MUMBAI: When COVID-19 arrived in India, few places looked as vulnerable as Mumbai. But a year on, South Asia’s most crowded city has surprised many by tackling a vicious second wave with considerable success. Gaurav Awasthi even travelled hundreds of kilometers from his home on the outskirts of Delhi to get his ailing wife a hospital bed there, paying an ambulance more than a thousand dollars to drive 24 hours straight.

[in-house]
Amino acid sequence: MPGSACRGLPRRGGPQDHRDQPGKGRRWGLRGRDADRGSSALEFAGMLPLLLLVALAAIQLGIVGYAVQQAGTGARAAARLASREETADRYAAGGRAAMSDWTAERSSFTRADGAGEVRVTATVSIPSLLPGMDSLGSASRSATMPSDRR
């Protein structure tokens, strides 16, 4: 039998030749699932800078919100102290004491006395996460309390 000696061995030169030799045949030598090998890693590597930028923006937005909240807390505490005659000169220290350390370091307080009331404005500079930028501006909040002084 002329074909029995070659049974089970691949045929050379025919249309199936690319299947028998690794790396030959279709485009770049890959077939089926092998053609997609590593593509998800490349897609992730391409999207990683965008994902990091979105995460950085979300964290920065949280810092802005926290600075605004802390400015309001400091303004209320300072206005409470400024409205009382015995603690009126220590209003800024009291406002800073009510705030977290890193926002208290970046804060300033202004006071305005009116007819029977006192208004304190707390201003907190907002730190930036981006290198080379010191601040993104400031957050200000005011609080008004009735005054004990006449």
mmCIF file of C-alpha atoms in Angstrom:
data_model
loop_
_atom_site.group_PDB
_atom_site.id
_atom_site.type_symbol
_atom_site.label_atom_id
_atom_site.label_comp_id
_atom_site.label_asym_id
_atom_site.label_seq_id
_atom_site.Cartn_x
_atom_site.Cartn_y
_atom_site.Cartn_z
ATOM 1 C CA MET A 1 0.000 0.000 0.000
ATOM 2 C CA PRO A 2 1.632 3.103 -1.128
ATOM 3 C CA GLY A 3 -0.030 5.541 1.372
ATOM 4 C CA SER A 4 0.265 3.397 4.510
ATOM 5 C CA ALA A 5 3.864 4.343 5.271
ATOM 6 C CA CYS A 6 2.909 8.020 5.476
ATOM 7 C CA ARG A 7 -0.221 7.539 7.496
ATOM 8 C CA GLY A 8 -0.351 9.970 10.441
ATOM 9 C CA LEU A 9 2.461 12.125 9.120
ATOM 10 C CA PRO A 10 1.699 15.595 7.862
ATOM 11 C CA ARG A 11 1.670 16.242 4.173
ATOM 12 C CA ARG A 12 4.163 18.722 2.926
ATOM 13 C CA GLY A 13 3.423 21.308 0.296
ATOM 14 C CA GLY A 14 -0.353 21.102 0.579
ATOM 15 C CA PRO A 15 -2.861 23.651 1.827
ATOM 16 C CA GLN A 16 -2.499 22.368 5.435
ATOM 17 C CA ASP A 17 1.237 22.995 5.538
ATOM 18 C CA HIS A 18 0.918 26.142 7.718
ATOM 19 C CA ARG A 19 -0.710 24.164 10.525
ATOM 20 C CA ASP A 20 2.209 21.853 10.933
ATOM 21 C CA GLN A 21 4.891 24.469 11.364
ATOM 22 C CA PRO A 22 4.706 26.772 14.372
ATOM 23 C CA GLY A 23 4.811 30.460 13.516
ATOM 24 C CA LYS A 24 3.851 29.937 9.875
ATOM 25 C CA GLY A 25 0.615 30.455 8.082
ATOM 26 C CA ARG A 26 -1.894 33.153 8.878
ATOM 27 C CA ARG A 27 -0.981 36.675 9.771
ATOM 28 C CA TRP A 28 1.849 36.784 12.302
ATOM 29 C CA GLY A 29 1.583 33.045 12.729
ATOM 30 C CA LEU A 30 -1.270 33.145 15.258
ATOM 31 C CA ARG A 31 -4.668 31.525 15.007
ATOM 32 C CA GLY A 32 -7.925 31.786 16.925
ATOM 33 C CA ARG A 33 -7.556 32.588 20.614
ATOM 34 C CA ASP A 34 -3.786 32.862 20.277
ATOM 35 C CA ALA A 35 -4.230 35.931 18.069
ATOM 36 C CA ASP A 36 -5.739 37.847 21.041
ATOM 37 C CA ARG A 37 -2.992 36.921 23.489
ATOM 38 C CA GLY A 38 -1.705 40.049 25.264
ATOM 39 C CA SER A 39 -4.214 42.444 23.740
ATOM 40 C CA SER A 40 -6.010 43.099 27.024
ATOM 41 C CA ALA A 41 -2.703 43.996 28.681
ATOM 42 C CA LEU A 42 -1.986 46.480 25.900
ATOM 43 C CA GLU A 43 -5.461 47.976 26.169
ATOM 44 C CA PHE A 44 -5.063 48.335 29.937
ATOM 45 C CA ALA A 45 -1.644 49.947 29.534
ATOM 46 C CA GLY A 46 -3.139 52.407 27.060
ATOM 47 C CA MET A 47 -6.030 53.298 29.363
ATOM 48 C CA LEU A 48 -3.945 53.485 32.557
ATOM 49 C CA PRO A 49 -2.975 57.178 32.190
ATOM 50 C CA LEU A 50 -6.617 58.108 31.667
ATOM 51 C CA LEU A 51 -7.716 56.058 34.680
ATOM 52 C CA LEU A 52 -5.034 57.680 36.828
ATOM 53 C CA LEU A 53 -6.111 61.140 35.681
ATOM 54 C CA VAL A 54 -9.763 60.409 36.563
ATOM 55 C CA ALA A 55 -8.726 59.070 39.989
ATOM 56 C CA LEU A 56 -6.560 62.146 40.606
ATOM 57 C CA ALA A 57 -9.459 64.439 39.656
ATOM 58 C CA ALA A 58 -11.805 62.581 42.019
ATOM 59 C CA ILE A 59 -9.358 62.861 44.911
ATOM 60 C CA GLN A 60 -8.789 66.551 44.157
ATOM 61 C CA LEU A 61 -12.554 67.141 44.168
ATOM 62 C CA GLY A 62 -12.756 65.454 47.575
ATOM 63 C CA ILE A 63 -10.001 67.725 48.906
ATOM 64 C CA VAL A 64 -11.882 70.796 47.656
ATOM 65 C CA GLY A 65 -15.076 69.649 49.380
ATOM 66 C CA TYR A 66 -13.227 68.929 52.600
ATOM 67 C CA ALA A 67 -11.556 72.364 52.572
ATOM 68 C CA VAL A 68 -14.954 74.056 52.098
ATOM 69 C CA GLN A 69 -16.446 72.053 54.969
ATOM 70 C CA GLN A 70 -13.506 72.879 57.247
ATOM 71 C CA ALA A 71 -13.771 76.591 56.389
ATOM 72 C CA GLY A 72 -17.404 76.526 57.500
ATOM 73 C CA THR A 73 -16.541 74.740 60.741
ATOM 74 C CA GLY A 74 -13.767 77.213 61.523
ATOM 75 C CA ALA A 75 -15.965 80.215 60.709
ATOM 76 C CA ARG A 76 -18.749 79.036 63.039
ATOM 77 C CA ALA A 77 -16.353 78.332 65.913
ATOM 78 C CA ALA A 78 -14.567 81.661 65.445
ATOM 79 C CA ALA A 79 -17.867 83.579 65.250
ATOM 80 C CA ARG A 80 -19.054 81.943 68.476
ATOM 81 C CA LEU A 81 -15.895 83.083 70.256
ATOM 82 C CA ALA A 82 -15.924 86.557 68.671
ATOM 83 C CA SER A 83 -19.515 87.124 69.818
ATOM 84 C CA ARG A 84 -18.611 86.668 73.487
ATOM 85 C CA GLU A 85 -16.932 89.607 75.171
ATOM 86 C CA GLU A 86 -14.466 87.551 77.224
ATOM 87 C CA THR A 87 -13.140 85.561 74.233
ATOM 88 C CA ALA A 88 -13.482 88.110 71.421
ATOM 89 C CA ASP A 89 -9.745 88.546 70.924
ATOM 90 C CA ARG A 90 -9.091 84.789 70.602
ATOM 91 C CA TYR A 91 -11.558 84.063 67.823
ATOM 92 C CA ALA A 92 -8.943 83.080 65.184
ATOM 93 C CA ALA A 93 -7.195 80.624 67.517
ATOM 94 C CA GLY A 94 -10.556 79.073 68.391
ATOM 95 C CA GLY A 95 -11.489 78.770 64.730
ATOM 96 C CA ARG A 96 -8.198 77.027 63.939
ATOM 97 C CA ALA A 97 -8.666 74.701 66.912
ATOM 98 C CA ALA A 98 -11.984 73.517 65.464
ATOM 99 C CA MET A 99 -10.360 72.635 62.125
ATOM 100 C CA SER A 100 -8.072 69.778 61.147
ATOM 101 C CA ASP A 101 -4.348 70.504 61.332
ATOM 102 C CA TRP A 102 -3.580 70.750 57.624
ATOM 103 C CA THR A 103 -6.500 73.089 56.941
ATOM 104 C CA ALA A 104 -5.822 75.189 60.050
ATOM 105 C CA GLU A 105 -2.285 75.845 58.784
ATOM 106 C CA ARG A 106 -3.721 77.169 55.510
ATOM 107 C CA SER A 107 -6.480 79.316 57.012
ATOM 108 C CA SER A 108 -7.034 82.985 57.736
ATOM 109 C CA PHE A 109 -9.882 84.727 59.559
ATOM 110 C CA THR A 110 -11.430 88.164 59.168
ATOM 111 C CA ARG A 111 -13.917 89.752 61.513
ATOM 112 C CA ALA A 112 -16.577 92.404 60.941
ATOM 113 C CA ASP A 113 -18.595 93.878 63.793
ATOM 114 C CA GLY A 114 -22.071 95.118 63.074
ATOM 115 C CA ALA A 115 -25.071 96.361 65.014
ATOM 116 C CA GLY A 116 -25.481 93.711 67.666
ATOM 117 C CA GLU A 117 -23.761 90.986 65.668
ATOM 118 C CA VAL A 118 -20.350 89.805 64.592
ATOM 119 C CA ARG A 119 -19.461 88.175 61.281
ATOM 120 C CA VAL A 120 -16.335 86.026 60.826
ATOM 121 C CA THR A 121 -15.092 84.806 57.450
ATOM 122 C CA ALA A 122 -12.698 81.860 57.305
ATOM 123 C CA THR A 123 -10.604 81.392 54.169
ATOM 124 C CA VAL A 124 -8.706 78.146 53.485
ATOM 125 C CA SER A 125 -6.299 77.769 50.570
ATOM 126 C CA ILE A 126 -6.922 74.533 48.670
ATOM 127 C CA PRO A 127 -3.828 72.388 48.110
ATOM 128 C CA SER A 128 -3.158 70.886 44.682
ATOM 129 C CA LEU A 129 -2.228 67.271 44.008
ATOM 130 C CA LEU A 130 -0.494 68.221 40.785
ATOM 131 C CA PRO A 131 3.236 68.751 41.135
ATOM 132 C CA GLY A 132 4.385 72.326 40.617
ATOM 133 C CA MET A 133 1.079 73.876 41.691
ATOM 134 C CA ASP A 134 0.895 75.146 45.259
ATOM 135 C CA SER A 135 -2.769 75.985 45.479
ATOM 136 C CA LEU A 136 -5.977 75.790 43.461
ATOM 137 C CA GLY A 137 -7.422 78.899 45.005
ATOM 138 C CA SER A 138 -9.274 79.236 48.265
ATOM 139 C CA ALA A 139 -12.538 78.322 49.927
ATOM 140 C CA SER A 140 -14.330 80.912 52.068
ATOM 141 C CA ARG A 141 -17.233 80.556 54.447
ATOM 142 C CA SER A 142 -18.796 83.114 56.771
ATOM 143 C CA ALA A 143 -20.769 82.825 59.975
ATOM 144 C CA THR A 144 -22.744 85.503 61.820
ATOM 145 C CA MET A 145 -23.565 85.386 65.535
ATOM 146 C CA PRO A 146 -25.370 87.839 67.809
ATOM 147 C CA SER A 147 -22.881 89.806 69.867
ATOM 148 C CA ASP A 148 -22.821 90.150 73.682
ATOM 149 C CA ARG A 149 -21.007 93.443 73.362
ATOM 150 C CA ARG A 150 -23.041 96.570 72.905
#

“I cannot ever repay my debt to this city,” the 29-year-old told AFP, recounting an ordeal that saw him spend five days fruitlessly searching for a bed across several cities, including Delhi.
“I don’t know if my wife would be alive today if it weren’t for Mumbai’s health facilities.”
The bodies began turning up early in India’s financial capital during the first wave of infections last year – a man collapsing on a busy road, a rickshaw driver slumped over the wheel, a corpse lying in the street – in a...read more...